Terence talking with Virgin Island farmers at Co-opEcon 2019, Epes, Alabama
Regional Center For Cooperative Development
Director of Cooperative Development & Strategic Initiatives
State-Based Cooperative Development
We focus on developing one to three cooperatives each year in each State. In South Carolina, we’re working with new members to start up the Southeast Fisherman’s Cooperative, as well as outreaching to veteran State Association members to revive older cooperatives. In Georgia, we’re initiating a campaign to organize home childcare providers into cooperatives; we’re working with state staff to strengthen Southern Alternative (a value-added pecan cooperative). We conducted Coop 101 workshops and made presentations to communities in the Atlanta area interested in forming cooperatives.
Collaborating with the Alabama staff, we developed a work plan to help residents of the Windy Hill Housing Community and the local Wellness Center to form associations governed by cooperative principles and structures. Additionally, we have designs for moving our Goat Cooperative, SOGOCO, to a more robust position by accessing processing facilities and securing more consistent management.
Regional Cooperative Development
Whether we concern ourselves with the best interests of individual cooperatives or with the more expansive notion of large scale economic and political empowerment, a regionally coordinated program for cooperative development is nonetheless imperative to building long term, sustainable, and successful collectively owned enterprises.
Given the history of FSC/LAF and our traditional areas of work, it would be easy to assume that everything we do is focused in the southern United States. However, we are currently engaged in two projects that –while not located in the US South- nonetheless have strategic importance to the future of our membership and the communities in which they live.. These projects are the Cleveland/Akron Seasonal High Tunnel Initiative and the Cuban Cooperative Trade Partnership.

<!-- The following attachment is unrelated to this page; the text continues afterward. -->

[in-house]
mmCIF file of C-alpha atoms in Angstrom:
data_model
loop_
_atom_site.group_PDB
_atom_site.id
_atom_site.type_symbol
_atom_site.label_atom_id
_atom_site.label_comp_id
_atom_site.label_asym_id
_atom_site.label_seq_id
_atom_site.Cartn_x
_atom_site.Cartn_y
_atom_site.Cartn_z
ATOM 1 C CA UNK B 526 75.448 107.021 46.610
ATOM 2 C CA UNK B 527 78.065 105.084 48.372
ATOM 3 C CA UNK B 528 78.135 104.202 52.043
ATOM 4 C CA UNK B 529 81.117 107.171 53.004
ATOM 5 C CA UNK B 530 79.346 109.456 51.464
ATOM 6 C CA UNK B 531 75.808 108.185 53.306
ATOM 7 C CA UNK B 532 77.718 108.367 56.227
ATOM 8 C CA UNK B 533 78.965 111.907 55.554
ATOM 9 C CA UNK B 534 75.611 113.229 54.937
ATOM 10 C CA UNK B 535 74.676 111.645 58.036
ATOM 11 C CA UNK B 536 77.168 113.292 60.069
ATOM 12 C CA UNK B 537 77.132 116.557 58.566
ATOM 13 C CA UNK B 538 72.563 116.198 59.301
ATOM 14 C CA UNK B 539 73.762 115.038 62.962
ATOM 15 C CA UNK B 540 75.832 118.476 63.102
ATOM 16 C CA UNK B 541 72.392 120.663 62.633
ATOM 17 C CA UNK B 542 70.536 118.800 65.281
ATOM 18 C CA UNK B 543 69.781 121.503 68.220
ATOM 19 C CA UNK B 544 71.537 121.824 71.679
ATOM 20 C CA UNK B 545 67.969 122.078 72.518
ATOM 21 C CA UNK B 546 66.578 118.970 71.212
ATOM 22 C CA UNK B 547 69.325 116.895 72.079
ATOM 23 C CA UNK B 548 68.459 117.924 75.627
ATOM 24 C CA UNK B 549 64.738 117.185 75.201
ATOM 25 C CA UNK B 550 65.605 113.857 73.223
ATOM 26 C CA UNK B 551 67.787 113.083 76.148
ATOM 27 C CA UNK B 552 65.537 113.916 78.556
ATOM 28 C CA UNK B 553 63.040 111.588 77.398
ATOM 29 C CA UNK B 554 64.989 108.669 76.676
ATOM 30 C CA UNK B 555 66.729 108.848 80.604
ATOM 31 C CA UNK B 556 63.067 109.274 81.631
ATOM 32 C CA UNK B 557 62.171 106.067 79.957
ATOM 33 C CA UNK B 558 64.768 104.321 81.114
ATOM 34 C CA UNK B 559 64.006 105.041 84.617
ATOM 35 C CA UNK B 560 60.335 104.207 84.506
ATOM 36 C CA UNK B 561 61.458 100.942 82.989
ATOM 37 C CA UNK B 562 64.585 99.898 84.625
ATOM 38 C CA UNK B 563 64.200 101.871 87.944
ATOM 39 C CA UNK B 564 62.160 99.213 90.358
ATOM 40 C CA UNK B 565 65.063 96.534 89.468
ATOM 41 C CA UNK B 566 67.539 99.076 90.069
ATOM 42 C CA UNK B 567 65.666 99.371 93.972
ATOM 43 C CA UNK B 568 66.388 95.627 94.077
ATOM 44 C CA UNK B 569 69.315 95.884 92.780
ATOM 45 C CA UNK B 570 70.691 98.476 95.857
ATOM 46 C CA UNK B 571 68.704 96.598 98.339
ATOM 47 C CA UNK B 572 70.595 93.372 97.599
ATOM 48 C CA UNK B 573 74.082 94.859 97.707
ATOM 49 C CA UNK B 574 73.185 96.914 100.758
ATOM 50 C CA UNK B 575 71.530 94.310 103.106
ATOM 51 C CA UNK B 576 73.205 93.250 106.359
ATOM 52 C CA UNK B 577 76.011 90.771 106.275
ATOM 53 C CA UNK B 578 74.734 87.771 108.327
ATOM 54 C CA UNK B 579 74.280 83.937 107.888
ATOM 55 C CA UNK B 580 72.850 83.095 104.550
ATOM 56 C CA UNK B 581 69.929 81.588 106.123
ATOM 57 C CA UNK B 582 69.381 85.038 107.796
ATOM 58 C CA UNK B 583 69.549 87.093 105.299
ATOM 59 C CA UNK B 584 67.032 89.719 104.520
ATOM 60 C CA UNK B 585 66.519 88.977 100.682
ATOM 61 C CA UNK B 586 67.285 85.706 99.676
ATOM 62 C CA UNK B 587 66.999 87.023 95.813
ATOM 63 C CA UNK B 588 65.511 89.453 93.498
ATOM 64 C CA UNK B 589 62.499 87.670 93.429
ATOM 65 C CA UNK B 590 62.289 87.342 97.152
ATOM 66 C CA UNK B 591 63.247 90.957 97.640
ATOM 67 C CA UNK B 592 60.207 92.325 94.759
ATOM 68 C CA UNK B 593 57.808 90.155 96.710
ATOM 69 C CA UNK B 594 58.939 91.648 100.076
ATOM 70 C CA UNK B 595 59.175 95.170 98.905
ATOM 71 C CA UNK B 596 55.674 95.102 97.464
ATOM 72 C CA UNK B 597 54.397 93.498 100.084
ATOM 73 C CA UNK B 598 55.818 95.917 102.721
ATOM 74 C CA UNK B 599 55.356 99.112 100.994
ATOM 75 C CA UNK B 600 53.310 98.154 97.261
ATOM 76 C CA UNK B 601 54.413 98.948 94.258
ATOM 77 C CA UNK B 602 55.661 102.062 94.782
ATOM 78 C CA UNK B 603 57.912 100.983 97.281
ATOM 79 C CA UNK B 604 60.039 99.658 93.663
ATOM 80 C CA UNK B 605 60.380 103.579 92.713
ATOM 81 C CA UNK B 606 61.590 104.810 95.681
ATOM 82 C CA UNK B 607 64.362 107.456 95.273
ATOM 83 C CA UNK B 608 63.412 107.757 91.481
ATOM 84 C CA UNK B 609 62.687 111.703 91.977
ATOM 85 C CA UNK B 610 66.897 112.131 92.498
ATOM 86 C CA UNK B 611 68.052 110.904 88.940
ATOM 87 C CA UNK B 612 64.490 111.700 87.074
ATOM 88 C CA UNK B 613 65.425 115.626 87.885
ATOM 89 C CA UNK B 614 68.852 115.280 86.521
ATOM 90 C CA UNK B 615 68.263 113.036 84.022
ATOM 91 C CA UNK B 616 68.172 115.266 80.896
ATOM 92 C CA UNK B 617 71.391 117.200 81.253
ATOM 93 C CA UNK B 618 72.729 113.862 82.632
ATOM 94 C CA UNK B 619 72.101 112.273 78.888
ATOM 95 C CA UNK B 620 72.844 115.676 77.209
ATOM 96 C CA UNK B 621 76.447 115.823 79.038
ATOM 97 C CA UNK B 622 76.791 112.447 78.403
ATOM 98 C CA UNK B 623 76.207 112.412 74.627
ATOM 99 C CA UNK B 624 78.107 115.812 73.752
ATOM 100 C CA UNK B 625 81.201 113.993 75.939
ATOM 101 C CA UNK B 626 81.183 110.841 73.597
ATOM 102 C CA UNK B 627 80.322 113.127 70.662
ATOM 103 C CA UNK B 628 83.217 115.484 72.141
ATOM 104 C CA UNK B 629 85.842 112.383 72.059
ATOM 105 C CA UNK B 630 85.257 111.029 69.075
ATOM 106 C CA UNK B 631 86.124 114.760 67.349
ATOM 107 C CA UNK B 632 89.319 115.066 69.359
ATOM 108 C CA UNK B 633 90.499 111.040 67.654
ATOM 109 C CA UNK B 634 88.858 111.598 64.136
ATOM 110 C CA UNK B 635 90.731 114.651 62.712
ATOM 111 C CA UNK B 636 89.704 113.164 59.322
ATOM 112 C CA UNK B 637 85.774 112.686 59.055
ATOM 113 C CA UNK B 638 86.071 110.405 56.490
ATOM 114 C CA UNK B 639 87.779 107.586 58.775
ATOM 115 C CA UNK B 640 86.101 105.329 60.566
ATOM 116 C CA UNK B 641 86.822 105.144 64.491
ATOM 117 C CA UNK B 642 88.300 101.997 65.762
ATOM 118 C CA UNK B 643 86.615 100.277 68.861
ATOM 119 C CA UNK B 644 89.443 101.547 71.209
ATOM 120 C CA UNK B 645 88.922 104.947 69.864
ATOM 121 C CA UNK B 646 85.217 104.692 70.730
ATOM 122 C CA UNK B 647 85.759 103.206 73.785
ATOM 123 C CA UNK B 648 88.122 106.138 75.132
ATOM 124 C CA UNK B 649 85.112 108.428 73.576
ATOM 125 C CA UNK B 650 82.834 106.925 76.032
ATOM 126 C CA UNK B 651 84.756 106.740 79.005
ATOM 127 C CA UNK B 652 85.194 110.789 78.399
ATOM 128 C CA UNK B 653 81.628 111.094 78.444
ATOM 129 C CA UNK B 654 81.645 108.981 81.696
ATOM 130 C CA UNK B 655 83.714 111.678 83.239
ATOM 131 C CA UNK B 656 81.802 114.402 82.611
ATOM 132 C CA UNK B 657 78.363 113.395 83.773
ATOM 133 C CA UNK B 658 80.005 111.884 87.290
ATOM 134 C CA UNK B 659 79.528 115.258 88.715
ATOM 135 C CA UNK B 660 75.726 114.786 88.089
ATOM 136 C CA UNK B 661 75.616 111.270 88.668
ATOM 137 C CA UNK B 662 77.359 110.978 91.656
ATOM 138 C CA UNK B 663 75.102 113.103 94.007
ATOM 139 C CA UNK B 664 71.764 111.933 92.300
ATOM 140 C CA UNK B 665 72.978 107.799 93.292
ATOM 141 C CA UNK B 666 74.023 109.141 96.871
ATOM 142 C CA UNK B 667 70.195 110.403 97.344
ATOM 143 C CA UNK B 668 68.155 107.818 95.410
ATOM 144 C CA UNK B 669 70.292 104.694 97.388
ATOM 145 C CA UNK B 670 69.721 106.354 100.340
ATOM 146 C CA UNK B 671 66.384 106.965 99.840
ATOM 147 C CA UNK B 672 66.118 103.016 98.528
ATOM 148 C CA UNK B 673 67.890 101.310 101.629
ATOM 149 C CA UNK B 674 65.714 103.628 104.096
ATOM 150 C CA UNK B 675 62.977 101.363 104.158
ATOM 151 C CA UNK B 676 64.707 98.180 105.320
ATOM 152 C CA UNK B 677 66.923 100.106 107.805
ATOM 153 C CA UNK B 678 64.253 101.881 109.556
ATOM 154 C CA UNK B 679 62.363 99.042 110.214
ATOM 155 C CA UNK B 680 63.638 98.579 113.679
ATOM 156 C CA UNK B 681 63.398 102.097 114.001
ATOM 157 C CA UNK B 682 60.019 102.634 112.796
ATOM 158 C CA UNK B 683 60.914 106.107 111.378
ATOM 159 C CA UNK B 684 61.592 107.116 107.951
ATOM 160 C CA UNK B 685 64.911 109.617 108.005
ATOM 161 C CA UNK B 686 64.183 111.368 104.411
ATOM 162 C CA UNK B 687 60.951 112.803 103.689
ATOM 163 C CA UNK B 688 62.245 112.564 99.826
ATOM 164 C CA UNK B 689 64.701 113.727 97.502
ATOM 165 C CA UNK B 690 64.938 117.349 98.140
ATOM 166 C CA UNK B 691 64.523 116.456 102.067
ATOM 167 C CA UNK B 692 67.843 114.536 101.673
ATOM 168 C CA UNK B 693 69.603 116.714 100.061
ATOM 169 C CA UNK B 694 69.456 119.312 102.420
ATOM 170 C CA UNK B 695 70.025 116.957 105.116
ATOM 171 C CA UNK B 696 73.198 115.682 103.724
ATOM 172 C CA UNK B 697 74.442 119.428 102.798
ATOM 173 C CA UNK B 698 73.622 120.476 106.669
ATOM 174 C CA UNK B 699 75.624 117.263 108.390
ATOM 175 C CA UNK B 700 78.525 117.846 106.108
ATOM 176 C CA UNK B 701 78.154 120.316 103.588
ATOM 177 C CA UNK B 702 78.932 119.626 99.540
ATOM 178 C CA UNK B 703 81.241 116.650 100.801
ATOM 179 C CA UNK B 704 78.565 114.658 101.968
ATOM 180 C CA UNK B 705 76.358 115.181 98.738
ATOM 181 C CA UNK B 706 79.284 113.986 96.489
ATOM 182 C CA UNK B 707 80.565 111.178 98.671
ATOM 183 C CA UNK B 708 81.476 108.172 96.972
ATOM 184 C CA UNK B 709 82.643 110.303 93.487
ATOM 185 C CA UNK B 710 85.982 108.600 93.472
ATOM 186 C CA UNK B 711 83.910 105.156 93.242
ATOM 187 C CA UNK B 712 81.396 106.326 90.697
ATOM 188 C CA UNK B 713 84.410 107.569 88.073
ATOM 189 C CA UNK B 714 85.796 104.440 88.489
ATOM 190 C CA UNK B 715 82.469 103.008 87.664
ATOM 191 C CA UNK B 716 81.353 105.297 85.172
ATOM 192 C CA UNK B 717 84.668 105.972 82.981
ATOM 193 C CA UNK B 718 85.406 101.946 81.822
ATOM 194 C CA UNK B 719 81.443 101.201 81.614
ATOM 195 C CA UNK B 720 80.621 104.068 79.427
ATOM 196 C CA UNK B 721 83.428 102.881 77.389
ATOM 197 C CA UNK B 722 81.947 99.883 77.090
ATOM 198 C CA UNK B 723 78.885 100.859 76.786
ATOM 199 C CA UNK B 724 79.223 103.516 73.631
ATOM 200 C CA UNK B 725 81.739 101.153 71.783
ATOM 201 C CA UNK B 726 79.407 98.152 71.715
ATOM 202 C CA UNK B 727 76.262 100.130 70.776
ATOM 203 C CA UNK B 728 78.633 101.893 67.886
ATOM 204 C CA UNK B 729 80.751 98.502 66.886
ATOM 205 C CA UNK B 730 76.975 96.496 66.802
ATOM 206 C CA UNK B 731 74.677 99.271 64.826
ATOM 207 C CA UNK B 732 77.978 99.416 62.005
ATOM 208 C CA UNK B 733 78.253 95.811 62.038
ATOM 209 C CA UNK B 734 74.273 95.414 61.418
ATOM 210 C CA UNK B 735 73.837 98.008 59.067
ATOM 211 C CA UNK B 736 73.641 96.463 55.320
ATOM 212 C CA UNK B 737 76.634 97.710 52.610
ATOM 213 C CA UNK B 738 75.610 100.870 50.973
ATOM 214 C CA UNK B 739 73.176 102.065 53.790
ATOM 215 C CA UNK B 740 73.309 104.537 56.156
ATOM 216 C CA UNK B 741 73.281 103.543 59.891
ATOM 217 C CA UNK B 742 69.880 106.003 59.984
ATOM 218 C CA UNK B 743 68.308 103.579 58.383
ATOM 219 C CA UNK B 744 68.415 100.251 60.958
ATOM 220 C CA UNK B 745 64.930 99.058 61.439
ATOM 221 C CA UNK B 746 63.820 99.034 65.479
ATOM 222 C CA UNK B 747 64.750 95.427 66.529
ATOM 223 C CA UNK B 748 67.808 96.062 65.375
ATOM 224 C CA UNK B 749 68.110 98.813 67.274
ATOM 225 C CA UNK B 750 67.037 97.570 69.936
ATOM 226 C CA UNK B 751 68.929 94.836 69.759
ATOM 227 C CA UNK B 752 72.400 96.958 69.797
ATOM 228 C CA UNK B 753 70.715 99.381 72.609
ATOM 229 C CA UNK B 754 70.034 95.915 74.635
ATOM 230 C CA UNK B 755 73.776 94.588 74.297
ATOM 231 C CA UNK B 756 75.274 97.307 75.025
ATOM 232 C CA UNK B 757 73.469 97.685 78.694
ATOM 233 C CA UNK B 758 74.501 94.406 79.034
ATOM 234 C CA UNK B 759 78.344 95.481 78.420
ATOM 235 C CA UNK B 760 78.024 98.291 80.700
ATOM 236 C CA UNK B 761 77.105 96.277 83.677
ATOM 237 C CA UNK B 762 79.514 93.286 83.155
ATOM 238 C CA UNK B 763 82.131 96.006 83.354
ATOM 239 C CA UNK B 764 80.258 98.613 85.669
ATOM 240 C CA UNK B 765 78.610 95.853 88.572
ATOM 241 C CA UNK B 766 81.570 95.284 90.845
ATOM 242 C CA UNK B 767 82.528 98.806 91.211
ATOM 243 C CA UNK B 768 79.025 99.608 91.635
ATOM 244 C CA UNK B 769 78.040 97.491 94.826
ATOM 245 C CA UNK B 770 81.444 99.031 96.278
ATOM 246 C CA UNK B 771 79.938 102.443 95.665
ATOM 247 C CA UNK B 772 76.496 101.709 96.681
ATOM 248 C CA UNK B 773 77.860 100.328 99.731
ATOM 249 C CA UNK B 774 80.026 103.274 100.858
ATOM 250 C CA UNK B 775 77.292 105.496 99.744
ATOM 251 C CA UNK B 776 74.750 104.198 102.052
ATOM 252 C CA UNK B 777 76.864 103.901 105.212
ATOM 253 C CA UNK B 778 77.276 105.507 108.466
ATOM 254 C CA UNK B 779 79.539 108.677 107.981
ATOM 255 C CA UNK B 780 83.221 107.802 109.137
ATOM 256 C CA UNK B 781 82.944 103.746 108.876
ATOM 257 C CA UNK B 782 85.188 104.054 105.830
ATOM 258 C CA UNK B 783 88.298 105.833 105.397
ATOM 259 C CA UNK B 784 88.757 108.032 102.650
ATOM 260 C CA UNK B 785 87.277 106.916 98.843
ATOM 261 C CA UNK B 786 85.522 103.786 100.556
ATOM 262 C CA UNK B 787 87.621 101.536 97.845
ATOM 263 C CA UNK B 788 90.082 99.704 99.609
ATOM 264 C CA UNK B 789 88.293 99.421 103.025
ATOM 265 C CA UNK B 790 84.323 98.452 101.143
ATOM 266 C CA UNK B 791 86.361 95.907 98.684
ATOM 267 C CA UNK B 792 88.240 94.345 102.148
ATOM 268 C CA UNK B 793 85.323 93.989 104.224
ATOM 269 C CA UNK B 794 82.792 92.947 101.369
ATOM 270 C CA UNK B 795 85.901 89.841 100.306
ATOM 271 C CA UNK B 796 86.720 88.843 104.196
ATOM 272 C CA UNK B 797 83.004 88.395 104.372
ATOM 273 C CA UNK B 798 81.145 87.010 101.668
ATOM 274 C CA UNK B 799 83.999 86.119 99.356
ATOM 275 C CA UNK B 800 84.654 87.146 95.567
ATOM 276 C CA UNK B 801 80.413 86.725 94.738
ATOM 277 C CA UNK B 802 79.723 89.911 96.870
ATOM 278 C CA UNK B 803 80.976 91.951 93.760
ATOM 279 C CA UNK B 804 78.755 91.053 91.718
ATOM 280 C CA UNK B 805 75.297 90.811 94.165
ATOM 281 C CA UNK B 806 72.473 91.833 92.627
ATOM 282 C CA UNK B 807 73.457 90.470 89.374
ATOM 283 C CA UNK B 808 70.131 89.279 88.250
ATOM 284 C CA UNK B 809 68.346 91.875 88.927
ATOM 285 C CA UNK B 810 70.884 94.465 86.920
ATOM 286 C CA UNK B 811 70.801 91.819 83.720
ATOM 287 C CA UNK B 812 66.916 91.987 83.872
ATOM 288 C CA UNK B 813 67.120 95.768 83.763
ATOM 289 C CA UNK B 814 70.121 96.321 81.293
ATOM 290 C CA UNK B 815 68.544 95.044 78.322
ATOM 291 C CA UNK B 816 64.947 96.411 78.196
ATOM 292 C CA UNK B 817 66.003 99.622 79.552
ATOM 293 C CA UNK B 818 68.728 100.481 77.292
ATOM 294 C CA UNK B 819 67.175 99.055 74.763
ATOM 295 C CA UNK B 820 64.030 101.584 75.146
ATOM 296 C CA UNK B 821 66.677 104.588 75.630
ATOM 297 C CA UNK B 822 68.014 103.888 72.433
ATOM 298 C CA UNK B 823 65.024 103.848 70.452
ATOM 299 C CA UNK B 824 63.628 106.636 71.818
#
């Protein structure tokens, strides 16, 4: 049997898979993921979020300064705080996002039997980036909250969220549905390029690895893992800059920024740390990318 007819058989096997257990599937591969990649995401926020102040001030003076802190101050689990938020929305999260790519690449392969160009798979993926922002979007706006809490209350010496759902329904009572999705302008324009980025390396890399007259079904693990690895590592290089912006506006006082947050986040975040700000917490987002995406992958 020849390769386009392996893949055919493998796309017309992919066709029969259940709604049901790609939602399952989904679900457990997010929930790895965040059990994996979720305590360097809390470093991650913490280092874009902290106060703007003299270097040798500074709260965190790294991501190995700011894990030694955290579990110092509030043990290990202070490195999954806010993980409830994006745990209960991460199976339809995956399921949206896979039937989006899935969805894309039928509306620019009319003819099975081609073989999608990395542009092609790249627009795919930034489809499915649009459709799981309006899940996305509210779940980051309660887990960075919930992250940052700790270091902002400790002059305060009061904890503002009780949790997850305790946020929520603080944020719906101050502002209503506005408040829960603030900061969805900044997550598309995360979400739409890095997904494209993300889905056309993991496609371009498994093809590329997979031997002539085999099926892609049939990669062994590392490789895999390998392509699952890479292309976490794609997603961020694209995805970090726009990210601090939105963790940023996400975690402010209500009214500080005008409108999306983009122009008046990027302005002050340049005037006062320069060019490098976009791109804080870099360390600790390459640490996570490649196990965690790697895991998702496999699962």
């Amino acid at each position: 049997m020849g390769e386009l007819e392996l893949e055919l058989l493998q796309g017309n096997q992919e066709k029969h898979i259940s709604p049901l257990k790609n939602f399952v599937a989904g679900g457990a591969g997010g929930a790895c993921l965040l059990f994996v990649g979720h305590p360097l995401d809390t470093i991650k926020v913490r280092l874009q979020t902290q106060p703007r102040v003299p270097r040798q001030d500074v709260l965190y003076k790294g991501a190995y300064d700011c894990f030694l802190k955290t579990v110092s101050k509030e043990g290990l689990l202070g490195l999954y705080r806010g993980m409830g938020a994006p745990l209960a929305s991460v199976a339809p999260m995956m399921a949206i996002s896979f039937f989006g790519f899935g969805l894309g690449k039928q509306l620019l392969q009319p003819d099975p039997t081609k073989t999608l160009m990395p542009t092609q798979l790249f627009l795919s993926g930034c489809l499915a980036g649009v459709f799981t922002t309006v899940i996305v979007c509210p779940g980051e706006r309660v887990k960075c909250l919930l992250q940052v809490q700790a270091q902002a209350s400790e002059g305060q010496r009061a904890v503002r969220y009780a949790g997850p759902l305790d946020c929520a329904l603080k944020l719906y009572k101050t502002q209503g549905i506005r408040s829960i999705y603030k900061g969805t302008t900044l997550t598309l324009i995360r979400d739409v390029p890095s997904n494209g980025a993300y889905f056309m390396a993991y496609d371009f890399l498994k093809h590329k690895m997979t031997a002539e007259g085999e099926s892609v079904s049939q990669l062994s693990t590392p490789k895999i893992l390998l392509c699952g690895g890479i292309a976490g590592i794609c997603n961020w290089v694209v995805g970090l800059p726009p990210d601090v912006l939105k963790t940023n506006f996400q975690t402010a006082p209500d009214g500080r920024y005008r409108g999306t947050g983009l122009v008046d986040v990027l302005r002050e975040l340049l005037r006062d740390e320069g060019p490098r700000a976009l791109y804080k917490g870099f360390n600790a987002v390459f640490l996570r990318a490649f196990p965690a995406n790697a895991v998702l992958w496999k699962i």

The Cleveland/Akron Seasonal High Tunnel Initiative (SHTI) involves the FSC/LAF leading a project in the cities of Cleveland and Akron OH that supports low-income communities of color facing food insecurity. We assist by helping participants obtain USDA/NRCS resources to build Hoop Houses which extend growing opportunities This project is a continuation of our long established rural/urban connection. Its relevance is determined by two key factors:
Mississippi Association of Cooperatives
Cooperation among cooperatives is not just a principle or slogan that FSC/LAF lives by, it also represents our strategy for competing with the agricultural behemoths that currently dominate the whole industry, making it harder for small farmers to survive. Our strategy in this regard has four key components:
CoopEcon – a program of regional cooperative development education, networking and relationship building;
Academic Alliance Building – a program that builds partnerships with colleges, universities and technical schools to educate students about cooperatives, and provide them with places to apply classroom knowledge in the real world;
Cooperative Developer & Manager Training – a program led by the Rural Training Center to teach members and staff about cooperative development and managing coops;
Cooperative Development Consortium – a program of harnessing regional capacity by first building/strengthening State Associations, followed by the development of more Cooperative Development Centers, and finally by coordinating the activities of said Cooperative Development Centers.
These four components enable FSC/LAF to build stronger institutional mechanisms needed to provide more and even better assistance throughout the southern region. Greater geographic presence helps ensure that individual farmers get more personalized assistance, and imparts the membership as a whole with the ability to wield power that more effectively reshapes economic and political conditions to their benefit.